Downtown Concerned Citizens Organization

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Over the past few months, we’ve heard repeatedly that the encampments in parks — many in the downtown core — are unsafe, a tremendous fire hazard, and illegal.

We’ve heard of issues with violence and drug dealing.

We’ve also been told that the city’s Streets to Homes team have repeatedly been out to the parks to encourage tent dwellers to come inside to hotel shelters — specifically put in place at a per diem of more than $220 a night to accommodate the campers during the COVID-19 crisis.

How many times does one need to hear that the city staff are doing their best to evict the tent dwellers before the heat of the summer so that families living near them — and just coming out of lockdown — can enjoy their local parks?

Well it seems not everyone at Master Control got the same memo.

At last week’s general government and licensing committee, councillors were asked to approve some $3.4-million worth of port-a-potties and sinks (with soap and paper towels) for parks with encampments. The contract is to run for one year, effective June 18, with another year’s renewal, if needed.


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According to the city report, the initial contract with Nature’s Call started a year ago for 14 toilets. That was subsequently amended three times with eight more toilets and sinks added — taking the price to $591,643 and the contract to June 17 of this year.

As the report also says, the contract was sole-sourced because of the “emergency response” to the COVID pandemic.

The committee heard that in April, the city’s Emergency Operations Centre directed parks, forestry and recreation officials to acquire 28 more toilets — for a grand total of 50.

Because of the lack of lead time with this latest emergency, the report says there was no time to go to a competitive bid.

But even worse than that, it seems the need for port-a-potties and sinks for tent-dwellers is increasing, not decreasing — at the same time, we’re hearing that parks are being cleaned out.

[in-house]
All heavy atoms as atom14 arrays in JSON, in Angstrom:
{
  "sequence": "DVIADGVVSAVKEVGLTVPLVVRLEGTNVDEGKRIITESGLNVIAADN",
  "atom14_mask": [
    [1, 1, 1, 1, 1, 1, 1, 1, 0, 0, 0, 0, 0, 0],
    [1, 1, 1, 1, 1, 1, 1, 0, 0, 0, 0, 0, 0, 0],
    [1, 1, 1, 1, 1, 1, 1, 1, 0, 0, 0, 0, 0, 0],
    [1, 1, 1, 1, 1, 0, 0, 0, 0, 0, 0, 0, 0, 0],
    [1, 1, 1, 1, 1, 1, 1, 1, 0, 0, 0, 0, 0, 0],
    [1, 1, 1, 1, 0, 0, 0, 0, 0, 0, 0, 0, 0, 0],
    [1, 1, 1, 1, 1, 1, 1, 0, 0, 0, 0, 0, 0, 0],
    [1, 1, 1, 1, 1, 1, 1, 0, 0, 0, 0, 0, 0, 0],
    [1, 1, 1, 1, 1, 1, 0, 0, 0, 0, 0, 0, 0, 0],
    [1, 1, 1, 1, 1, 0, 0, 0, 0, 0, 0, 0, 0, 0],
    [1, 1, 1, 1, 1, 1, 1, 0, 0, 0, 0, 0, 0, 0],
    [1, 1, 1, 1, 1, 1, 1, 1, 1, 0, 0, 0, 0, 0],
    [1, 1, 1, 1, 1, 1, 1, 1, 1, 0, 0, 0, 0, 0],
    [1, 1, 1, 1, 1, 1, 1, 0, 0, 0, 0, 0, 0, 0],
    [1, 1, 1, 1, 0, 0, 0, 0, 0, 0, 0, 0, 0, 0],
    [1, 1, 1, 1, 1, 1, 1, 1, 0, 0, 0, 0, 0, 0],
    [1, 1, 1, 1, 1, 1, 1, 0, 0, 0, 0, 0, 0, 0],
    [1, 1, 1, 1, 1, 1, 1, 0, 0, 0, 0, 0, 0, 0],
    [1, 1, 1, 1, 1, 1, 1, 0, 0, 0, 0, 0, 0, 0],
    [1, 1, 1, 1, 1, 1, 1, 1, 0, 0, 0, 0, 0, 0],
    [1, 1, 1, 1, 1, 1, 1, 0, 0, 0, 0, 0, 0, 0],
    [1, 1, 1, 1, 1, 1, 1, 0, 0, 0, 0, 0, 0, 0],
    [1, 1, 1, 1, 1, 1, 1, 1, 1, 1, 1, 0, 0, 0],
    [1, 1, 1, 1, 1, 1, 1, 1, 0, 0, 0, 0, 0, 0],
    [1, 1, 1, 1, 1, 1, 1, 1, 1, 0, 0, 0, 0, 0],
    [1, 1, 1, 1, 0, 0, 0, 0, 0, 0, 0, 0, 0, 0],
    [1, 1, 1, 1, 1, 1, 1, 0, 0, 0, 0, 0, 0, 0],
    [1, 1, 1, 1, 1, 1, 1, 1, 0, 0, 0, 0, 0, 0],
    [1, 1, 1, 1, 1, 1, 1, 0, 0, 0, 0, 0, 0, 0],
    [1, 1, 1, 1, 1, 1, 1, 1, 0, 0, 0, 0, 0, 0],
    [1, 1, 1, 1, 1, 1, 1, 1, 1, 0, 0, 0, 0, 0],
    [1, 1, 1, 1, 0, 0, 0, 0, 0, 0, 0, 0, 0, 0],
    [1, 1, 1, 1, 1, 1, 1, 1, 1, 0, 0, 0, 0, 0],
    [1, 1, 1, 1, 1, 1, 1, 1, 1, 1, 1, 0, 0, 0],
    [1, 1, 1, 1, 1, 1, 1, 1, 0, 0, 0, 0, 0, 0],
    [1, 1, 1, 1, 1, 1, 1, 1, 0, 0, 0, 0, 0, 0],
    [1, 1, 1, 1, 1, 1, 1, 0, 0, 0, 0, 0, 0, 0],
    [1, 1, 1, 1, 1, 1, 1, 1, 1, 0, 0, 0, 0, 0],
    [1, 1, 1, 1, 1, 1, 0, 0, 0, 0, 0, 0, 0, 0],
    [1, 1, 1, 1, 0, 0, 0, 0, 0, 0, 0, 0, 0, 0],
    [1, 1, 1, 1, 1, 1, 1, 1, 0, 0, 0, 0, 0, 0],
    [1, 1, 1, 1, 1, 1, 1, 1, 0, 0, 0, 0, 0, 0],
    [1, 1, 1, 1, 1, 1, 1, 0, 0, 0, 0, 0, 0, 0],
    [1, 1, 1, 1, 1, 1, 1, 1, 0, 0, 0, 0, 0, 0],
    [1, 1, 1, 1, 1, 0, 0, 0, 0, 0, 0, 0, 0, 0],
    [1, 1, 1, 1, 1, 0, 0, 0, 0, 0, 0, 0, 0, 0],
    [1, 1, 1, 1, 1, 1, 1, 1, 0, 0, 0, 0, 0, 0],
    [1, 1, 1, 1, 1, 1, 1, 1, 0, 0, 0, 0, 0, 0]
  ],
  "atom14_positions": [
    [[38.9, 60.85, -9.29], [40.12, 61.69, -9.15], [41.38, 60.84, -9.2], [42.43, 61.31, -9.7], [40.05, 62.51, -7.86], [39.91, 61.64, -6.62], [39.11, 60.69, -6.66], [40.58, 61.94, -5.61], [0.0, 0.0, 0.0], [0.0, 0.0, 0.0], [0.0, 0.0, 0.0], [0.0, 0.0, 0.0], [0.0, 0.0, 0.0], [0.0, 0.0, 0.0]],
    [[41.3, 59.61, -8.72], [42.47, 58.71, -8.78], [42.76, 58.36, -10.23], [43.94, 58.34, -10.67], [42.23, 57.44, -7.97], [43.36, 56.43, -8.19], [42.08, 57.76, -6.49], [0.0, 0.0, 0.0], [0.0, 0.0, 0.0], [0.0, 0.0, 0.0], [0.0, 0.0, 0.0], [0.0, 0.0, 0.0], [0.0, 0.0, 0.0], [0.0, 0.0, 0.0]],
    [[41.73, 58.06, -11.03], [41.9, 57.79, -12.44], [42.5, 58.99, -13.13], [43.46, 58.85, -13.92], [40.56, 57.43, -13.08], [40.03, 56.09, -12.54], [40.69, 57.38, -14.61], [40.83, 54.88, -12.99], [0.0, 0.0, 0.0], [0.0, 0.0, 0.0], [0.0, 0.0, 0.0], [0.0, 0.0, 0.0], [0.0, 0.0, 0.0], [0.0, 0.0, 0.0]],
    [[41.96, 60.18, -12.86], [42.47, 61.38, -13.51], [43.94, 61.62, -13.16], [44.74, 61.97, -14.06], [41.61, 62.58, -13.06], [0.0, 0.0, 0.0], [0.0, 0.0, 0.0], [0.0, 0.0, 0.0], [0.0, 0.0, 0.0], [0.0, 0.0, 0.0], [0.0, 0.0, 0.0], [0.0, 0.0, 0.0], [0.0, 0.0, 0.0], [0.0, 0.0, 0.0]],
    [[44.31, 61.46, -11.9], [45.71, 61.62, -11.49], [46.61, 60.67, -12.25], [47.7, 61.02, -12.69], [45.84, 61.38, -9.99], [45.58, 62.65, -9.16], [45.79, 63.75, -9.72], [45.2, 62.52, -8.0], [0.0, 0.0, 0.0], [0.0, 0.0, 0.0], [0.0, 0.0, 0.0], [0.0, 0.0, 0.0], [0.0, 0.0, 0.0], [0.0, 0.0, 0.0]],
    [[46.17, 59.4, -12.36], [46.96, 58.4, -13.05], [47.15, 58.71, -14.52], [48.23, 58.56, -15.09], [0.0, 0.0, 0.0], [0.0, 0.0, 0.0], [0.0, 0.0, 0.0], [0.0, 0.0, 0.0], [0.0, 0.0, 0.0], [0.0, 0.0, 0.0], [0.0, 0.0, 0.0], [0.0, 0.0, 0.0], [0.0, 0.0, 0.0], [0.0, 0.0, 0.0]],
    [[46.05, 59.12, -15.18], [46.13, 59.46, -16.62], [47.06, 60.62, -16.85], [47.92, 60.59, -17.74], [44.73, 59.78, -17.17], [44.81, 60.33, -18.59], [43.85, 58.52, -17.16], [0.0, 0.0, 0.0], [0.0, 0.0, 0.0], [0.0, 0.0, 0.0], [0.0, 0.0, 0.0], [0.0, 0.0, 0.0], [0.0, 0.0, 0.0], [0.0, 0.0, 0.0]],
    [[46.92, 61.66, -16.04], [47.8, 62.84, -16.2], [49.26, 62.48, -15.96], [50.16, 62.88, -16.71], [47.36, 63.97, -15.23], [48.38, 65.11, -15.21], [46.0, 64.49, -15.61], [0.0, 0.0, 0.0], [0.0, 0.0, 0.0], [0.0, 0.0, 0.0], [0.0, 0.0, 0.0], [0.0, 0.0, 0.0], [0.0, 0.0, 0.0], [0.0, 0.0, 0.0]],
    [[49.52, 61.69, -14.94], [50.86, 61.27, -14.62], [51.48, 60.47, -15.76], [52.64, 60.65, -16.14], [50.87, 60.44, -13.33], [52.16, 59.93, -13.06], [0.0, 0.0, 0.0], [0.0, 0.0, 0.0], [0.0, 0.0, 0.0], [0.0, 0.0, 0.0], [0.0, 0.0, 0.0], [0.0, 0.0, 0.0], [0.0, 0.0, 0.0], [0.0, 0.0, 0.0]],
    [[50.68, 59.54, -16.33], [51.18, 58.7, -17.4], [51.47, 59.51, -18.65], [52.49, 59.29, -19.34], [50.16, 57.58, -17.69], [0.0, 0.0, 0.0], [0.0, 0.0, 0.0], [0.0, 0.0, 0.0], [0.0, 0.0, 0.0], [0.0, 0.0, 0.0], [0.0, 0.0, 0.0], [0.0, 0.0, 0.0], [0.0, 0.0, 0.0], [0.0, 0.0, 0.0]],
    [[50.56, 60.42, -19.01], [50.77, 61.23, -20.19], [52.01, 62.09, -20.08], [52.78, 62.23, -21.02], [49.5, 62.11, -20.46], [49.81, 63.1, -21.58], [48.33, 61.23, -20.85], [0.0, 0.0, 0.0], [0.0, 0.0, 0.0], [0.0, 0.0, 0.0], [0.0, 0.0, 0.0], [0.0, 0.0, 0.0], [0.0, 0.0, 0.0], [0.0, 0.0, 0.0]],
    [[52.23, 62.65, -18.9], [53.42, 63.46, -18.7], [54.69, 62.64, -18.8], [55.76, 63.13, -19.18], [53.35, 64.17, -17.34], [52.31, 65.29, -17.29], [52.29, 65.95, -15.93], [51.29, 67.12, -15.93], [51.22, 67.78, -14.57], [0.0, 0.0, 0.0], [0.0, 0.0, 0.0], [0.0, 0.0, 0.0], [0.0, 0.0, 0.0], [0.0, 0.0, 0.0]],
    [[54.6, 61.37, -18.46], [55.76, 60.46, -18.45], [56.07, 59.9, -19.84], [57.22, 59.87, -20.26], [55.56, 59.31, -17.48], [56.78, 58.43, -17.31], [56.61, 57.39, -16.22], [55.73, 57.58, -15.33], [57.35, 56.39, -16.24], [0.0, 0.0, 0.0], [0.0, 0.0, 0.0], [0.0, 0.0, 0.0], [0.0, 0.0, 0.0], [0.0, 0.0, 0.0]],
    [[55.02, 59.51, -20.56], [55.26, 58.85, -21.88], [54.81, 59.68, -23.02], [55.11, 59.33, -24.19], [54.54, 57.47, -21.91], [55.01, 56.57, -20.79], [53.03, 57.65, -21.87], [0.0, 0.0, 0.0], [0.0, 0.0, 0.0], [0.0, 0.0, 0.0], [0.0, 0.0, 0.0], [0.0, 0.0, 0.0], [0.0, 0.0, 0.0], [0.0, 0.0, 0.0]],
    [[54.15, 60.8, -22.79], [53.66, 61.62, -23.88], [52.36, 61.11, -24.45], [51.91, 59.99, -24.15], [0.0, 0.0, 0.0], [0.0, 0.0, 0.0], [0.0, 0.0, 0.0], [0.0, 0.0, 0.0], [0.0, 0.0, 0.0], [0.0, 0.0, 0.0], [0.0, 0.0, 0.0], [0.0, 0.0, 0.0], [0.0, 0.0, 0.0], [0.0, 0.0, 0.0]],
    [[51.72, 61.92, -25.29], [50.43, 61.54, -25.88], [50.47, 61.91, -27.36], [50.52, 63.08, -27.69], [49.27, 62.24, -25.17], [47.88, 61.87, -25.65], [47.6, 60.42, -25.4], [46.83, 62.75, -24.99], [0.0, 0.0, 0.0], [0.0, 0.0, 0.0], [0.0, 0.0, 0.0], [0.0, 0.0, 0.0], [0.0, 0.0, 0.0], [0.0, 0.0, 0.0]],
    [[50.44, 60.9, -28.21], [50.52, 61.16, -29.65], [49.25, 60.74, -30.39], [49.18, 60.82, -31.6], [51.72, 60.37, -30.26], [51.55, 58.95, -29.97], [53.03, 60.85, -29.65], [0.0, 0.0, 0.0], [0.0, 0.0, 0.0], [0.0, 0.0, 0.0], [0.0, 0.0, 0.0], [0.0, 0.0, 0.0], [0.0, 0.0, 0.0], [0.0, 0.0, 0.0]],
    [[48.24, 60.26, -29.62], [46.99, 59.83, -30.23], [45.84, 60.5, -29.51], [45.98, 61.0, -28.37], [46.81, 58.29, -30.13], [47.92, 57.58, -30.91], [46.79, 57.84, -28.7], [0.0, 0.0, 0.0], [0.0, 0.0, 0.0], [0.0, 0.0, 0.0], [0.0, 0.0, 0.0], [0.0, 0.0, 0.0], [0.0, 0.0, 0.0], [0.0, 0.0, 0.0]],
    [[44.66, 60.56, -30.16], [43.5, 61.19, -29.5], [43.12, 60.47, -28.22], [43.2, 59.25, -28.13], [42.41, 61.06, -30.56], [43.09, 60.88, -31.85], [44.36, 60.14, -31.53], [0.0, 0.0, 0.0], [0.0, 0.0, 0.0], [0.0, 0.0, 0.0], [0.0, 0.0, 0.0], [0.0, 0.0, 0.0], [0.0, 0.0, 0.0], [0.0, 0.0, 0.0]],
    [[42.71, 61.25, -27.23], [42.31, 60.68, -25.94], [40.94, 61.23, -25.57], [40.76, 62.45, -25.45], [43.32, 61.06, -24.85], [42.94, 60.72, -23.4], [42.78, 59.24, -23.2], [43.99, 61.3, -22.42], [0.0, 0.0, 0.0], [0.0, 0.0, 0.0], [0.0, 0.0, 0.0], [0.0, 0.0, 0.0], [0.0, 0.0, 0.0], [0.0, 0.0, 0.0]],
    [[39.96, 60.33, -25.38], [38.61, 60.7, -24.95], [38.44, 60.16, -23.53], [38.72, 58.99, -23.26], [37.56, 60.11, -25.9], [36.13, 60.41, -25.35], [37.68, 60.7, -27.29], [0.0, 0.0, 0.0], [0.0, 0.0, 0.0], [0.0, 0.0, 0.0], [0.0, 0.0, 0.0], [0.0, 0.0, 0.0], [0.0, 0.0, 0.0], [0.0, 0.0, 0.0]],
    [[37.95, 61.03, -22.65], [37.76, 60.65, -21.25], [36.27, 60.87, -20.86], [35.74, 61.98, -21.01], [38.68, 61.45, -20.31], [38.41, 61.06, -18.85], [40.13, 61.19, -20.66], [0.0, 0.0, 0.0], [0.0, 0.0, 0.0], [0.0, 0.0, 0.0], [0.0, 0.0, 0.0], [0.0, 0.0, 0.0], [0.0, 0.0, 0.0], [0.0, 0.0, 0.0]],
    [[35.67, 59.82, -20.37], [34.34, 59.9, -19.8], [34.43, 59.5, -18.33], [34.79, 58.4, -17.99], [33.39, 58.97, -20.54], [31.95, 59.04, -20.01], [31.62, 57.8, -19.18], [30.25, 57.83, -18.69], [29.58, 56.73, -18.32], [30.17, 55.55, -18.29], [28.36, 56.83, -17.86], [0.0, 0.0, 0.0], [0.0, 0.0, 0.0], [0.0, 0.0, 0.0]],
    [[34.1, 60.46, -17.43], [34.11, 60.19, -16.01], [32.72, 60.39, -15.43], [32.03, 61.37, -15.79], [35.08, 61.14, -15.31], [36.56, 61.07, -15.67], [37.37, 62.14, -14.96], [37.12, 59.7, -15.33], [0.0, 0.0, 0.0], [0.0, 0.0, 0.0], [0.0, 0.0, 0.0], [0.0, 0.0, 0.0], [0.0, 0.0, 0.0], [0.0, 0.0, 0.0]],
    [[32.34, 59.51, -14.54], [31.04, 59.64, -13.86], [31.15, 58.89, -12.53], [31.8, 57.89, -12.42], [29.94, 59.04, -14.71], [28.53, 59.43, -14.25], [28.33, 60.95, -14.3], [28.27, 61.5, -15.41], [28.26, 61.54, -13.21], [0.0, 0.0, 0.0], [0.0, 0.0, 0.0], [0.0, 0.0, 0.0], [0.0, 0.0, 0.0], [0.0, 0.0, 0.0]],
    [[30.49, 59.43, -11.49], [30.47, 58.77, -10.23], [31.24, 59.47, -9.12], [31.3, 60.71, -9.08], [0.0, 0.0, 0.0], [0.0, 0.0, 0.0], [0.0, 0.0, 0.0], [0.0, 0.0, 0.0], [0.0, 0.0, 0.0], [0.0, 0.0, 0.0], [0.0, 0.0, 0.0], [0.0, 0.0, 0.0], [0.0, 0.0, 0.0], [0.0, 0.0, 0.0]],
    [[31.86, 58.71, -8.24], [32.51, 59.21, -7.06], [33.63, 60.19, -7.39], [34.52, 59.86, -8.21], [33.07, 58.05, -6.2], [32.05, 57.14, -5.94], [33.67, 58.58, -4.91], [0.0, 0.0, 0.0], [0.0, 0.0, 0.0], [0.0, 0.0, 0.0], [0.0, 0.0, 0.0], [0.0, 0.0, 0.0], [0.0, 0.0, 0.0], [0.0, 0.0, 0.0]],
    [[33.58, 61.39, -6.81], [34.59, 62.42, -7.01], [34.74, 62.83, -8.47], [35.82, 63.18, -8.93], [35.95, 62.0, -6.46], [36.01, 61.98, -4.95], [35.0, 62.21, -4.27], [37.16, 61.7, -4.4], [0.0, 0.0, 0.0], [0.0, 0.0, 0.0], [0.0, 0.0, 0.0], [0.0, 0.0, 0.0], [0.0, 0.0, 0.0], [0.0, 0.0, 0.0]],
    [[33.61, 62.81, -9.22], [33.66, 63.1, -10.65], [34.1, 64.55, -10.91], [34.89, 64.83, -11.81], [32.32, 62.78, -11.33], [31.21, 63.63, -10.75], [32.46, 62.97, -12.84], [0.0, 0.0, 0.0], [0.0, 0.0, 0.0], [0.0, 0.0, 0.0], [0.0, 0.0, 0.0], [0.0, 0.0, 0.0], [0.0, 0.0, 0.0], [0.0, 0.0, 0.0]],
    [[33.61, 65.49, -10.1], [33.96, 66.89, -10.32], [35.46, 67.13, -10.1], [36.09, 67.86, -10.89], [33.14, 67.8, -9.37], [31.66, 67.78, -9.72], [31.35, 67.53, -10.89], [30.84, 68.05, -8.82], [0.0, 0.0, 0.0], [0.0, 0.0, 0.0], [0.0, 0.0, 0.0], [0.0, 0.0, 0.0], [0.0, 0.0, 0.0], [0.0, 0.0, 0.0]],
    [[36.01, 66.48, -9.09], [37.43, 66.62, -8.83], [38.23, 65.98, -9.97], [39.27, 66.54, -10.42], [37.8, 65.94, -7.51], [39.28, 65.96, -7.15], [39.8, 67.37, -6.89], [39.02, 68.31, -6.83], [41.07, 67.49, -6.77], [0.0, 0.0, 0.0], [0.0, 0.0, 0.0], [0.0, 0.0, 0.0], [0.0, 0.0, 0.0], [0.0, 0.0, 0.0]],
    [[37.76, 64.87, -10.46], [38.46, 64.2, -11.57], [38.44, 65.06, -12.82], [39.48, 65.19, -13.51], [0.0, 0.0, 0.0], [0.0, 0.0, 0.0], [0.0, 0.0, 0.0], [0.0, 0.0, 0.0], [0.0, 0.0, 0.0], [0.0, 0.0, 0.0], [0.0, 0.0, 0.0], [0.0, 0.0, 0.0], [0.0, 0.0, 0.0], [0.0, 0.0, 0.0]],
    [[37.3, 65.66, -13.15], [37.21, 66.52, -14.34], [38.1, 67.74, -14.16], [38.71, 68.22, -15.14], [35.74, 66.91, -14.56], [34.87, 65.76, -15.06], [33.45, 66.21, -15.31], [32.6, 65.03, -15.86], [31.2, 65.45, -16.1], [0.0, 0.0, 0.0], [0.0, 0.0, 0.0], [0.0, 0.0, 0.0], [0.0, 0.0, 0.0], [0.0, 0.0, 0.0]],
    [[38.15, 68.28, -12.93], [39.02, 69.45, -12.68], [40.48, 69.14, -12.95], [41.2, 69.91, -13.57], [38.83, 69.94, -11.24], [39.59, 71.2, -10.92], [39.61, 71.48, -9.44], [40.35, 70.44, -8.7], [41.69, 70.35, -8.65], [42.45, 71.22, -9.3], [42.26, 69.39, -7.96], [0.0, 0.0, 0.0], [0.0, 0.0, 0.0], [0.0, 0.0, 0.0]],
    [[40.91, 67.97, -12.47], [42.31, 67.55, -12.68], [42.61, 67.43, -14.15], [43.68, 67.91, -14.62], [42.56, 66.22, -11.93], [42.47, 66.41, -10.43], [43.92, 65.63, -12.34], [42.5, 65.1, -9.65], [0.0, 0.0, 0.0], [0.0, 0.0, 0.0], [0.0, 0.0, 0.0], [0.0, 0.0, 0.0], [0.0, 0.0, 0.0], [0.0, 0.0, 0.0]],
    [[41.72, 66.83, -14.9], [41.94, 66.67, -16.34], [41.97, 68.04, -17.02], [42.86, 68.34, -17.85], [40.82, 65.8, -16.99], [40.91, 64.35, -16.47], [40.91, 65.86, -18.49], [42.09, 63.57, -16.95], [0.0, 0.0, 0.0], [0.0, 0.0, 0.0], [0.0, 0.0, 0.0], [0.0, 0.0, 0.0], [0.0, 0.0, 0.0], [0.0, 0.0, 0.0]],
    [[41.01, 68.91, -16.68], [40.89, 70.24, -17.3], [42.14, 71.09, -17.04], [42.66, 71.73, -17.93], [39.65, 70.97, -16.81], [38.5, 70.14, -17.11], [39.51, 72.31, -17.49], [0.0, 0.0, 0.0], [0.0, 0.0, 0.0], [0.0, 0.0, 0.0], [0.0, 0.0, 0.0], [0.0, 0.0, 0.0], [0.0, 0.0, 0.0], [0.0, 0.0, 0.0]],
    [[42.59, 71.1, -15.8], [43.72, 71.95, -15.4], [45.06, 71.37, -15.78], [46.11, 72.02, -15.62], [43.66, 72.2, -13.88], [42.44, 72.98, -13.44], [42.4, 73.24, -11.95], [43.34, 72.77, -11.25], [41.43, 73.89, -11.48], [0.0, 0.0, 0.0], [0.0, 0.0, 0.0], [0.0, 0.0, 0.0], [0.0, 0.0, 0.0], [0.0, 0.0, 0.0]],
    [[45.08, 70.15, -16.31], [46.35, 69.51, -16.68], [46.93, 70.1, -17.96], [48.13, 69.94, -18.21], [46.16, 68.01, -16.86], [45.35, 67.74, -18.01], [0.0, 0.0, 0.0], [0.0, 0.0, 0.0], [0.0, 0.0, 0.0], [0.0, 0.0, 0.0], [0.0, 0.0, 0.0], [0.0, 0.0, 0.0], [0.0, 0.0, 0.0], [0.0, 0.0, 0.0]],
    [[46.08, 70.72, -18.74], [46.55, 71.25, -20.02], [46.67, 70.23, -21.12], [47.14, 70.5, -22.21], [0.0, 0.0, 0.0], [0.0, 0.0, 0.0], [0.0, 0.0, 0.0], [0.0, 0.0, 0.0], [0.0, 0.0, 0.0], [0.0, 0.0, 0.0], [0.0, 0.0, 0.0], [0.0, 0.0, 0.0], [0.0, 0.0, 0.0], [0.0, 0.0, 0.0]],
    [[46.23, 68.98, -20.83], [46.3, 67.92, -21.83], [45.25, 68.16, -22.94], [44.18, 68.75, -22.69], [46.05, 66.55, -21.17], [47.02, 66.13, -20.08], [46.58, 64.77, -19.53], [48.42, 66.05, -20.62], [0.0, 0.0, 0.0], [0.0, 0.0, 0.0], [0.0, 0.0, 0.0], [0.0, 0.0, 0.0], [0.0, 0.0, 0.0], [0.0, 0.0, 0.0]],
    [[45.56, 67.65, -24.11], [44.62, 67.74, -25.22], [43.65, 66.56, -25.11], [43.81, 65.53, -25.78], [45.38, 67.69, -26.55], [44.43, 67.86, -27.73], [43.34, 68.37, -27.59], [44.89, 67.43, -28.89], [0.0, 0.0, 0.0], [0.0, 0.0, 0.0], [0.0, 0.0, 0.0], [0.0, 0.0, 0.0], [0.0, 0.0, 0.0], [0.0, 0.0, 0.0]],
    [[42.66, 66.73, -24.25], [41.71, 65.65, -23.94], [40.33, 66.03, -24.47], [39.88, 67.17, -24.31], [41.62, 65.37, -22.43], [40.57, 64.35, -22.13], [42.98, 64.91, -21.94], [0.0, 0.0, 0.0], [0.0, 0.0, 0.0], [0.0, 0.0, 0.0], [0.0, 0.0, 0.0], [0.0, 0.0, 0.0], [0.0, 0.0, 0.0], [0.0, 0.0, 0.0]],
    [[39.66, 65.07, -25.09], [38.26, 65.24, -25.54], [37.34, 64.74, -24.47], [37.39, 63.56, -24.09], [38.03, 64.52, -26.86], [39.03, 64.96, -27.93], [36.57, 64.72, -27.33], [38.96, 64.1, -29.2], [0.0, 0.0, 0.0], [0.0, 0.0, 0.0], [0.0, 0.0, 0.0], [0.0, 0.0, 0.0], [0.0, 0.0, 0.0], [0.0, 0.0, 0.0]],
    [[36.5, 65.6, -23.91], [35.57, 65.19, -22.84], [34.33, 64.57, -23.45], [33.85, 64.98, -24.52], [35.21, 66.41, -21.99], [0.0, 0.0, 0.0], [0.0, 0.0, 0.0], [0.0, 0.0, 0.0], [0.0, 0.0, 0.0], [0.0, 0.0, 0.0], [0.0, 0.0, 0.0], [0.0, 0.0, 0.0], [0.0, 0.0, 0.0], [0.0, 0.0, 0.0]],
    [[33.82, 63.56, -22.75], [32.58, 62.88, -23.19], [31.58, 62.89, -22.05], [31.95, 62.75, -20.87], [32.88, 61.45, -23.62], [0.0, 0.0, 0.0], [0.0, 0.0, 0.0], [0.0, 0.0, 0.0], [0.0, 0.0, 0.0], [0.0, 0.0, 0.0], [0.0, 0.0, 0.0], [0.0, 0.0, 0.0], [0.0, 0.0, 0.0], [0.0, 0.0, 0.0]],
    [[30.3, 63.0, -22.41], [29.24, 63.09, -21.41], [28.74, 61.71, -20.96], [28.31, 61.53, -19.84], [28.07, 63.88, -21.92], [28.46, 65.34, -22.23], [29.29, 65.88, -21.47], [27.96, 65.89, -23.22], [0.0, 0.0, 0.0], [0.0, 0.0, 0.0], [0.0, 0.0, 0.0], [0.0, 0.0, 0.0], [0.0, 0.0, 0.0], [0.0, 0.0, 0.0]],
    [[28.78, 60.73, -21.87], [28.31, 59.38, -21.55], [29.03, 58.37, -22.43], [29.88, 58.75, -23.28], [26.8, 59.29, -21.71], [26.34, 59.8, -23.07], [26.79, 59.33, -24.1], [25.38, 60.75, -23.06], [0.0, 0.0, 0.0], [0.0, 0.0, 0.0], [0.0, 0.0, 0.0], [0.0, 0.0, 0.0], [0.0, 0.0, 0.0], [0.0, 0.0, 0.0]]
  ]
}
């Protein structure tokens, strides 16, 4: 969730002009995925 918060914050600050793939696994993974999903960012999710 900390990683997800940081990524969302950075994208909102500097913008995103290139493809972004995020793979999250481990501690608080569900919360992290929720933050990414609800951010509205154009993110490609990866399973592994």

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In fact, a parks official told the committee that in February, there were 294 tents in 45 parks. Now, there are 370 tents in 58 parks.

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Aside from flushing more money down the drain, it seems this is sending the wrong message to tent dwellers — a fact not lost on at least half of the committee.

Councillor Stephen Holyday said he’s “really uncomfortable” with the idea that these toilets would be needed for another two years. He also implied that parks staff appear to be working in isolation of other departments charged with evicting tent dwellers.

Councillor Frances Nunziata noted quite bluntly that port-a-potties would encourage, not discourage, encampments–as did Josh Matlow.

But city staff, seemingly caught off guard, argued the washrooms were deployed as a “response” to a need.


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“We don’t put them out there to encourage the encampments,” said deputy city manager Guiliana Carbone.

Carbone reiterated more than once that “it’s complicated” to get the “tenants” (she actually called them tenants) out of parks and they’re “working very hard” to do so.

“We’re hoping to get them cleared over the next few weeks,” she said.

“In the interim, they need washrooms,” Carbone added, not seeming to grasp the idea that this enables the “tenants” to remain longer.

To be frank, it’s not that complicated.

Camping in parks is illegal and if there was the political will — and the fortitude to withstand pressure from activists — they’d be cleaned out by now.

The report was sent to council without recommendations, meaning it will be up to full council to decide on the toilets.


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I’m betting it will pass.

Committee chairman Paul Ainslie perhaps captured the thinking of council when he commented that he’s not sure tent dwellers will stay in shelters.

  1. Tent cities are popping up in many locations in Toronto. Here, a people living at Lamport Stadium Park are pictured on Sept. 24, 2020.

    LEVY: Homeless in tent cities used as pawns in affordable housing fight

  2. Tents at Dufferin Grove Park in Toronto Oct. 13, 2020.

    LEVY: Knife-wielding stranger attacks man living across from tent city

  3. A photo showing the encampment outside the Anne Johnston Health Station.

    LEVY: Midtown encampment going nowhere fast

“They’ll go back to parks, and we need toilets,” he said. “There’s a requirement to make sure our parks are up to standard for general use.”

Hate to break it to him, there will be limited general use if the tents stay this summer.


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